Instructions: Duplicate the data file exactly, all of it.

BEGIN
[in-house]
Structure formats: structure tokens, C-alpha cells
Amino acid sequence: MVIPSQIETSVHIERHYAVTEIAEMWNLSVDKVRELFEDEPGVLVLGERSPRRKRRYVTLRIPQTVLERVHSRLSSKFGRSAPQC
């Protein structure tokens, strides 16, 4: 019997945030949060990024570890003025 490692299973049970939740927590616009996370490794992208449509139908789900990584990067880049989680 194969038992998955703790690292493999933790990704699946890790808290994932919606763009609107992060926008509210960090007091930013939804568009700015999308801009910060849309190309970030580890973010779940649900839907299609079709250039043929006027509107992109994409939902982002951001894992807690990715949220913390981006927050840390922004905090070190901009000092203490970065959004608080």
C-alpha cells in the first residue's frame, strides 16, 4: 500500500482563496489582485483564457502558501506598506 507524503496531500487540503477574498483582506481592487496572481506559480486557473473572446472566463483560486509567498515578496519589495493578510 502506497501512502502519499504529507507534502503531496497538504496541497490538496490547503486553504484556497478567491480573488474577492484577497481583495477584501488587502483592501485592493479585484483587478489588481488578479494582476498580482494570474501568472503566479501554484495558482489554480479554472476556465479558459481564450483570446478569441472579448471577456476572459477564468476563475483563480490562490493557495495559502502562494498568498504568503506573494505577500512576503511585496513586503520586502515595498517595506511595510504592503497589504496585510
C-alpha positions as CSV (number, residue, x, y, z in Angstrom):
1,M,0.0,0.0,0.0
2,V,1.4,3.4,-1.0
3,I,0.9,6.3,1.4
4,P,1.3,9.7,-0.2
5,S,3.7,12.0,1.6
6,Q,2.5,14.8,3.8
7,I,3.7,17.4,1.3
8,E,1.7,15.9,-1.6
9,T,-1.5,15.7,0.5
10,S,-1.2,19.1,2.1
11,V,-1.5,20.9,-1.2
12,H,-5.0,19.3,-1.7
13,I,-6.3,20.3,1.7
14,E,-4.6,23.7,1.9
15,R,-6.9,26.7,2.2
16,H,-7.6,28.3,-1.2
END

[in-house]
Structure formats: structure tokens, C-alpha cells
Amino acid sequence: MVIPSQIETSVHIERHYAVTEIAEMWNLSVDKVRELFEDEPGVLVLGERSPRRKRRYVTLRIPQTVLERVHSRLSSKFGRSAPQC
């Protein structure tokens, strides 16, 4: 019997945030949060990024570890003025 490692299973049970939740927590616009996370490794992208449509139908789900990584990067880049989680 194969038992998955703790690292493999933790990704699946890790808290994932919606763009609107992060926008509210960090007091930013939804568009700015999308801009910060849309190309970030580890973010779940649900839907299609079709250039043929006027509107992109994409939902982002951001894992807690990715949220913390981006927050840390922004905090070190901009000092203490970065959004608080």
C-alpha cells in the first residue's frame, strides 16, 4: 500500500482563496489582485483564457502558501506598506 507524503496531500487540503477574498483582506481592487496572481506559480486557473473572446472566463483560486509567498515578496519589495493578510 502506497501512502502519499504529507507534502503531496497538504496541497490538496490547503486553504484556497478567491480573488474577492484577497481583495477584501488587502483592501485592493479585484483587478489588481488578479494582476498580482494570474501568472503566479501554484495558482489554480479554472476556465479558459481564450483570446478569441472579448471577456476572459477564468476563475483563480490562490493557495495559502502562494498568498504568503506573494505577500512576503511585496513586503520586502515595498517595506511595510504592503497589504496585510
C-alpha positions as CSV (number, residue, x, y, z in Angstrom):
1,M,0.0,0.0,0.0
2,V,1.4,3.4,-1.0
3,I,0.9,6.3,1.4
4,P,1.3,9.7,-0.2
5,S,3.7,12.0,1.6
6,Q,2.5,14.8,3.8
7,I,3.7,17.4,1.3
8,E,1.7,15.9,-1.6
9,T,-1.5,15.7,0.5
10,S,-1.2,19.1,2.1
11,V,-1.5,20.9,-1.2
12,H,-5.0,19.3,-1.7
13,I,-6.3,20.3,1.7
14,E,-4.6,23.7,1.9
15,R,-6.9,26.7,2.2
16,H,-7.6,28.3,-1.2